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  #21  
Old 10-25-2012, 11:19 AM
benburb benburb is offline
 
Join Date: Jun 2007
Location: Jacksonville, FL
Posts: 44
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Somebody suggested installing a warning system to let you know you left the master on... you've got one. When shutting down, just don't turn of the strobe switch. It's hard to walk away from a plane with the strobes flashing. (learned from the Jacksonville Sheriff's Dept. Aviation Division.) Ben
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  #22  
Old 10-25-2012, 03:42 PM
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flyboy1963 flyboy1963 is online now
 
Join Date: Oct 2008
Location: Lake Country, B.C. Canada
Posts: 2,425
Default so what IS the right way?

seems like a lot of guys are still getting injured.
Where do you go to learn the proper way?......all this talk and experience and it sounds like nobody knows if there is one, or what the correct technique might be!!!

I've only propped a 85-hp continental, taught by my dad...who learned from some J-3 guys ( of course they ususally did it from behind the prop, often standing on a float!) It was the typical swing your foot, pull-thru, and move away all in one fluid motion.

at our local club, one guy shared a technique where once set, primed and the prop positioned, with the switch on, one could s-l-o-w-l-y move the prop on a 172 while standing behind, with one or 2 fingers only, until it fired...without all the risk associated with using a lot of force while balancing on one foot etc.

Can we agree on.... or learn the best method, and save some hands/scalps?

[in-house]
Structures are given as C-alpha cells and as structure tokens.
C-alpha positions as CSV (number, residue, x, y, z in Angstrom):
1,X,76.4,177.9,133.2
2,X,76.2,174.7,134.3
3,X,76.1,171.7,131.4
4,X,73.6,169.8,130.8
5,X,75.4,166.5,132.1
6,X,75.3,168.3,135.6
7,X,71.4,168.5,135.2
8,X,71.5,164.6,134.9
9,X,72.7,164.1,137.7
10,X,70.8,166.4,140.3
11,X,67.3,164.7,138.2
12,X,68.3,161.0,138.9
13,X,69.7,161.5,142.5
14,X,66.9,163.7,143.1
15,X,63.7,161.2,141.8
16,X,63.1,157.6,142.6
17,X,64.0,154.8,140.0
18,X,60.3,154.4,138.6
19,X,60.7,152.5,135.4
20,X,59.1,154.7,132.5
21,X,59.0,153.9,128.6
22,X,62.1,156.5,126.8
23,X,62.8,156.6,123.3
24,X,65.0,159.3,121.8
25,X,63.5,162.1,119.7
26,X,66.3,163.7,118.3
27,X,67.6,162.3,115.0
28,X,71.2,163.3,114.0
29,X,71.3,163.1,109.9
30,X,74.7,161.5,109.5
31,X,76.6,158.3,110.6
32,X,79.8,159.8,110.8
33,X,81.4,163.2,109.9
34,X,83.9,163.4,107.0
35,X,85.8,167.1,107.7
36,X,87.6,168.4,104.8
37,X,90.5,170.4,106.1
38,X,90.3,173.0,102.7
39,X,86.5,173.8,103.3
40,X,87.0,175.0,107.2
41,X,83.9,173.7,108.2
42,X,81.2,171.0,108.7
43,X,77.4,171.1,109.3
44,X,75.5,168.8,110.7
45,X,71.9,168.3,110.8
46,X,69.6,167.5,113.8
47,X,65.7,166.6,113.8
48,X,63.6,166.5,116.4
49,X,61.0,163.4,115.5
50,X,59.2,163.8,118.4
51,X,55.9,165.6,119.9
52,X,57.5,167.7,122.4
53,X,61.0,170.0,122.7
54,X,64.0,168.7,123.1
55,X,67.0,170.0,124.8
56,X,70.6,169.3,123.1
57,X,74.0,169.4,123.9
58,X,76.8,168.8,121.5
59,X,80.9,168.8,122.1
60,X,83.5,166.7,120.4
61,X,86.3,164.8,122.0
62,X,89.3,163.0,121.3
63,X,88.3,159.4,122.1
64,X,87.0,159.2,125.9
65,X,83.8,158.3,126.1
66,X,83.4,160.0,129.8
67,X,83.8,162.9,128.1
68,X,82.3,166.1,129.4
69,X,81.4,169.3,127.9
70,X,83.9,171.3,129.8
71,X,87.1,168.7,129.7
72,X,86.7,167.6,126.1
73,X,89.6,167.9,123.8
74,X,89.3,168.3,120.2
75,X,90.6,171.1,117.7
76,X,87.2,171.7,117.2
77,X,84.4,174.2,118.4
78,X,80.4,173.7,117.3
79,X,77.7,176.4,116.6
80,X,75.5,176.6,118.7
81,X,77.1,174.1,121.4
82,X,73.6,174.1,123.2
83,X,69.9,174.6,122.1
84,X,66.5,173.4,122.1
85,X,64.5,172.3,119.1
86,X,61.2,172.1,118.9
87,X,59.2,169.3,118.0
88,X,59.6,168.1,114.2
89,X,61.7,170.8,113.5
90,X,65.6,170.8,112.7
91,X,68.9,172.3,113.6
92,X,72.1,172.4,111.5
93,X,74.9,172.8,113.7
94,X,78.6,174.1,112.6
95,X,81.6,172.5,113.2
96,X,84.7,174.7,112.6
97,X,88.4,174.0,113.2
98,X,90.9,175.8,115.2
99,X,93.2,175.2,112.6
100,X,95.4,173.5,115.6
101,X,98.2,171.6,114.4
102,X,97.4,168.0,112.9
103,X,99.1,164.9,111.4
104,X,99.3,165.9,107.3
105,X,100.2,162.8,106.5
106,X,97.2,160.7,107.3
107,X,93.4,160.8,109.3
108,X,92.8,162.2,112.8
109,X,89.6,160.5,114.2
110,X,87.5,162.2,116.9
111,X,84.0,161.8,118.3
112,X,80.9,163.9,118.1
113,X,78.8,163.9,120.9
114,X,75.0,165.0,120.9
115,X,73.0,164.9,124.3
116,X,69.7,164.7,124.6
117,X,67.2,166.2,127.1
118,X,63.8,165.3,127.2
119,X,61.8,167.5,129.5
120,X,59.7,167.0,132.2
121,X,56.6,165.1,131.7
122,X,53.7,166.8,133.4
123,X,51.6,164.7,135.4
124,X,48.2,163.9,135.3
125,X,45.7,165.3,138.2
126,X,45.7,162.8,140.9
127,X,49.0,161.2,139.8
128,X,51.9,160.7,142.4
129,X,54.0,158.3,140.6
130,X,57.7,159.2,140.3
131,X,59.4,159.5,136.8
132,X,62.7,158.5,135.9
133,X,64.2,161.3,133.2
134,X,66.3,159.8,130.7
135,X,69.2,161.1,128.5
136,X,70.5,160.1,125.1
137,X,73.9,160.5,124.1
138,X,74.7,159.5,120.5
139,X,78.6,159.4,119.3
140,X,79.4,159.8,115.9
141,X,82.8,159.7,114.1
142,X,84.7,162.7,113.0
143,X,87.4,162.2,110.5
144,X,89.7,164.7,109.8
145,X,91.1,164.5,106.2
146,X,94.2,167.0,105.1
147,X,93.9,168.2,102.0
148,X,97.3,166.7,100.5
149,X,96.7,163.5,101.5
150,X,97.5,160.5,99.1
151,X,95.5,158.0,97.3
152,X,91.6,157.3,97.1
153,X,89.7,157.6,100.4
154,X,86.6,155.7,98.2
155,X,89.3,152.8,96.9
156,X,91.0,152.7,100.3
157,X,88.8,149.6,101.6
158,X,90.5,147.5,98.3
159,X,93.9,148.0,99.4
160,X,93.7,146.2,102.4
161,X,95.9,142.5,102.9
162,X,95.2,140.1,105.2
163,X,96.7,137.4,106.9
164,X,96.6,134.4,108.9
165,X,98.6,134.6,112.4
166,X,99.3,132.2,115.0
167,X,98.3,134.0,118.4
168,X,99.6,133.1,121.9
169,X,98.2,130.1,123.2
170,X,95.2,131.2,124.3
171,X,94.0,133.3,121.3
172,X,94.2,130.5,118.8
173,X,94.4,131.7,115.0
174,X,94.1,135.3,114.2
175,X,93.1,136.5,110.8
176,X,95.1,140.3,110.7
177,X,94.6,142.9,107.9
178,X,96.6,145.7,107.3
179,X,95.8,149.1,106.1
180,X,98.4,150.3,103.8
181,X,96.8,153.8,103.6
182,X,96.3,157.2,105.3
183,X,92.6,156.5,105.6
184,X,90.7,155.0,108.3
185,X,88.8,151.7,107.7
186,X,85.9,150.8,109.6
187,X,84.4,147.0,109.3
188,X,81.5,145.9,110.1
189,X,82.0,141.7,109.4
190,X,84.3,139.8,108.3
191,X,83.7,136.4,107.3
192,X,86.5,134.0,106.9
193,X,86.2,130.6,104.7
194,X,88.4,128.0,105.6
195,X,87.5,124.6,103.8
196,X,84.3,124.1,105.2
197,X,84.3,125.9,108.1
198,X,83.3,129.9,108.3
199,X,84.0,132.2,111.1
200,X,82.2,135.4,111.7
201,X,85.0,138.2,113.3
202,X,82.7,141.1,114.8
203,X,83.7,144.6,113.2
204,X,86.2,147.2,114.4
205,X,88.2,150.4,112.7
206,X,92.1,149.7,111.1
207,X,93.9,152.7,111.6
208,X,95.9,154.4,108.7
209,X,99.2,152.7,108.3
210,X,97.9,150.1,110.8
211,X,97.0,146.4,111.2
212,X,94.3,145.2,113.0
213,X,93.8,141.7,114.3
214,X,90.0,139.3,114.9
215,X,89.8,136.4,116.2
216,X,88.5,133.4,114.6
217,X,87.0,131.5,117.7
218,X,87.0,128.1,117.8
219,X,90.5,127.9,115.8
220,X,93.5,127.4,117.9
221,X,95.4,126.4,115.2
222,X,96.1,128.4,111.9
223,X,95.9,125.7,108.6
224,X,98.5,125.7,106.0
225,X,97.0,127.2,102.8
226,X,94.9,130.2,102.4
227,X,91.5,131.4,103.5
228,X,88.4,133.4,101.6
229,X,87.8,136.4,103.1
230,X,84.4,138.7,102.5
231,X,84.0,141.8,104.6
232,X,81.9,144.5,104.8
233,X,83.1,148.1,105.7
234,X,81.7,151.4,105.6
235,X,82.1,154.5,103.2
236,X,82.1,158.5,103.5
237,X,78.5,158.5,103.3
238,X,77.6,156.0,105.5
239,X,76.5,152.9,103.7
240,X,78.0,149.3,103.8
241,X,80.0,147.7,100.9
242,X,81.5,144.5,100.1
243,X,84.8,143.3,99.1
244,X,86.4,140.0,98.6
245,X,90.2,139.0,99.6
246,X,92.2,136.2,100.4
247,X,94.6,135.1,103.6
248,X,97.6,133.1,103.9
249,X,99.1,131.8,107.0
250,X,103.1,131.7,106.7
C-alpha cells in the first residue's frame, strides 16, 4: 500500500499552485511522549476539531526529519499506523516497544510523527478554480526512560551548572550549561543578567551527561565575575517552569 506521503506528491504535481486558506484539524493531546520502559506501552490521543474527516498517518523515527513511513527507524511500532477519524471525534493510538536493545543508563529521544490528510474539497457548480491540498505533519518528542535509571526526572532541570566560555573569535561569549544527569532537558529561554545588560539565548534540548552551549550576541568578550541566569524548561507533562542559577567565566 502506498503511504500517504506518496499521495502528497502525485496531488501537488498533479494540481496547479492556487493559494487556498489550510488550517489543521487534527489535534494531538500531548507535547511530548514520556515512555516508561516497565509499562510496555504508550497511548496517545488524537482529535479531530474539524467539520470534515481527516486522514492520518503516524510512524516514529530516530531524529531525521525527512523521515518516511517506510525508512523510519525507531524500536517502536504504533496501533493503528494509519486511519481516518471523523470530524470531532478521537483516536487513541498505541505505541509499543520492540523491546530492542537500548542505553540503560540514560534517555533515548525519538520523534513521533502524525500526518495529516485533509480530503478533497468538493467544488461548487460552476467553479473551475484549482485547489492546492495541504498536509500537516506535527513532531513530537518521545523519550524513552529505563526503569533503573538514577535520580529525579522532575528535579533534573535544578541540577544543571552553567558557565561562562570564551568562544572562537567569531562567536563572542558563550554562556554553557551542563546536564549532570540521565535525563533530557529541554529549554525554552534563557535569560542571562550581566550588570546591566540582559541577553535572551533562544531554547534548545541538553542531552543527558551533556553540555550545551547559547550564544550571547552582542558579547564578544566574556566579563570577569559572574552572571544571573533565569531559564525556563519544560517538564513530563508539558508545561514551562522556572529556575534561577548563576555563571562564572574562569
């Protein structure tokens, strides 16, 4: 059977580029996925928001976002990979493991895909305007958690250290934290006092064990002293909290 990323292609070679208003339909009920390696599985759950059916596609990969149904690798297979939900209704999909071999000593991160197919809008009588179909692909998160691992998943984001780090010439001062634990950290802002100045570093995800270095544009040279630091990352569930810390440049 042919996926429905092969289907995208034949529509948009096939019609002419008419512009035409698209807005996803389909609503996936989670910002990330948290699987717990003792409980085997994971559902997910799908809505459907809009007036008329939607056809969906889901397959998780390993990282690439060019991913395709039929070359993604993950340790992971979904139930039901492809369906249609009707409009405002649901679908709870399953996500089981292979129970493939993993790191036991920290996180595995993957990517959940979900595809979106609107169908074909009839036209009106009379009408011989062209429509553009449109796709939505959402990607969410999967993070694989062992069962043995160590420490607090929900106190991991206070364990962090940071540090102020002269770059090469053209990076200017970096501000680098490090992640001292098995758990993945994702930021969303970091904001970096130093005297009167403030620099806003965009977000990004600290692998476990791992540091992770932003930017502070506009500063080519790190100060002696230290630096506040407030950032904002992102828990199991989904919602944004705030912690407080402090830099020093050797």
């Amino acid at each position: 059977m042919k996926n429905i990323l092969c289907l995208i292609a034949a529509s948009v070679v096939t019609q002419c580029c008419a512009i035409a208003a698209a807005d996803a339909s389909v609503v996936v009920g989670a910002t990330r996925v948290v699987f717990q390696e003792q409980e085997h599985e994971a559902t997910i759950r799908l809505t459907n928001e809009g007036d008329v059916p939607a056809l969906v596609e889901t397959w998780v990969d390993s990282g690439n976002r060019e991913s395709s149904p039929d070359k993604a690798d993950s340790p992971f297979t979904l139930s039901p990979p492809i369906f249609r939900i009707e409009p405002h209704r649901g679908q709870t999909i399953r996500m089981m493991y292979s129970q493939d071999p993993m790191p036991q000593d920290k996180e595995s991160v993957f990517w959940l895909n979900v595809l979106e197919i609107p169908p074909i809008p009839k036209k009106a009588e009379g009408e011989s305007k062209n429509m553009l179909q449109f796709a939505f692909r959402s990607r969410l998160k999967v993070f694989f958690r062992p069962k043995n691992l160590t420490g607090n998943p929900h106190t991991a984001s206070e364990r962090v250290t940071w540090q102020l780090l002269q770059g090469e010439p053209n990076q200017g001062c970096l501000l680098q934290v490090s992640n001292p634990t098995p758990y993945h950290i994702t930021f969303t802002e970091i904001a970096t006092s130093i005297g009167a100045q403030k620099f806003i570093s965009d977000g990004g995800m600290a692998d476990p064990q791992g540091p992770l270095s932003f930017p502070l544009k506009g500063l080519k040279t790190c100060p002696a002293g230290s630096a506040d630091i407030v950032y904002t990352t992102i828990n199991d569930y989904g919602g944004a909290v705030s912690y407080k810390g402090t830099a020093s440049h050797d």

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  #23  
Old 10-25-2012, 05:14 PM
Ron Lee's Avatar
Ron Lee Ron Lee is offline
 
Join Date: Jun 2005
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Quote:
Originally Posted by flyboy1963 View Post
Can we agree on.... or learn the best method, and save some hands/scalps?
I will fix the underlying problem and start normally.
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  #24  
Old 10-25-2012, 05:33 PM
scsmith scsmith is offline
 
Join Date: Jan 2008
Location: Ashland, OR
Posts: 2,804
Default Two ways, many variables

There are two basic ways that most of us are taught, but many variables can influence the ease, safety, and success of trying to hand-prop an airplane.

The 'normal' way for land planes is facing the airplane. the other way is from behind the prop, and is normally done on float planes (kinda hard to stand in front of the plane and this is mostly done with smaller engines.

The problem is, the variables are things like the height of the prop relative to your hands, position of the compression stroke, how high a compression ratio, how heavy a prop, how many blades, and probably other factors.

Some people who were previously very experienced and successful with hand-propping have recounted some special circumstances here in this thread that led to injury, even though they are using the nominally 'standard' method.

So, agreeing on a standard method isn't going to prevent injuries, and why some here have said they just won't do it. Those that do, recognize how to adapt the standard method to the special circumstances, or at least recognize the need to, and decide for themselves on the risk/benefit trade.

Another complicating factor -- just to add to the discussion: Lets say it is a Lycoming with Bendix F.I. and has already been run today - which means it is basically flooded. Using the starter, I go WOT, full lean, and it cranks for about 5-7 seconds before it fires, then I add mixture and retard throttle to keep it running. So......given that situation, is it even POSSIBLE to get it to start on a hand-prop? If it won't fire for 5 seconds of WOT cranking, how are you going to get it to start on a hand-pull? I guess I would go WOT, switch cold, and prop it through a bunch of times to try to flush the flooded cylinders, then I would prime and try to start as if cold (idle throttle, rich mixture). I don't know if that would work?